Environmental Regulation and Firm Efficiency: Studying the Porter Hypothesis using a Directional Output Distance Function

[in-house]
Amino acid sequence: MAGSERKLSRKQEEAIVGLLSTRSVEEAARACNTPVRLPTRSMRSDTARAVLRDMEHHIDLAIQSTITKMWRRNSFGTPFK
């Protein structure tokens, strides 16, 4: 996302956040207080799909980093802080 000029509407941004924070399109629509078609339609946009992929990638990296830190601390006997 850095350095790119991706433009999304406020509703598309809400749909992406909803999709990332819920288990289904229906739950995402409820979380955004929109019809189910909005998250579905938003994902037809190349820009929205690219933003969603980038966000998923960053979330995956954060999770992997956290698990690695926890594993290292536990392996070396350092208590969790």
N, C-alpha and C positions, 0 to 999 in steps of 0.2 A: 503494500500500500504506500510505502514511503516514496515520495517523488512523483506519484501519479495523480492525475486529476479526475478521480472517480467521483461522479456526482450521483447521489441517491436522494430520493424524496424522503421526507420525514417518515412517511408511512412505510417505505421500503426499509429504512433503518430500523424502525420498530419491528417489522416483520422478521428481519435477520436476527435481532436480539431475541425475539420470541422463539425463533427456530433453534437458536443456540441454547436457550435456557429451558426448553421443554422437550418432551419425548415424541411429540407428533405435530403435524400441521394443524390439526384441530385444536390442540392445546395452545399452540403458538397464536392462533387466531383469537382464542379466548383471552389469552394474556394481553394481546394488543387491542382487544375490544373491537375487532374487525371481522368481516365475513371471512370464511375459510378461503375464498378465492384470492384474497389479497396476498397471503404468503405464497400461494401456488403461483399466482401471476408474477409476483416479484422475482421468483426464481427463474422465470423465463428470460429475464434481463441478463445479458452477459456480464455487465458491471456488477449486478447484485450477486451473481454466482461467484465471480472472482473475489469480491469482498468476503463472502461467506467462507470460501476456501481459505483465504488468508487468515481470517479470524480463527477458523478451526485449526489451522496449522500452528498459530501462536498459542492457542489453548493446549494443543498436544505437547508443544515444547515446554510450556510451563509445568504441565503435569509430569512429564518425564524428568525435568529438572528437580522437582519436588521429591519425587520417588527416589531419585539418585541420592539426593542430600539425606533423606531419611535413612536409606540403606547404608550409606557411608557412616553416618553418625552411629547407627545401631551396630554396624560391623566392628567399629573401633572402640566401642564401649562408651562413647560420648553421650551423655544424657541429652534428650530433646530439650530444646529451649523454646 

The purpose of this paper is to suggest a procedure to empirically test the Porter hypothesis. This hypothesis argues that environmental regulation not only increases environmental quality, but also brings the polluting producers information that makes them more resource efficient, as well as able to develop new technologies. Specifically, the hypothesis tested is whether there is a positive significant correlation between producers’ technical output efficiency and environmental regulation. Efficiency is first estimated using a methodology where the production technology is represented by a directional output distance function, which credits a simultaneous expansion of market goods and contraction of emissions. Then, by regressing the obtained efficiency scores on an index that approximates environmental regulatory intensity, the Porter hypothesis is explicitly tested. The test procedure is applied on 12 Swedish pulp plants during 1983-1990. The result shows no support for the Porter hypothesis.
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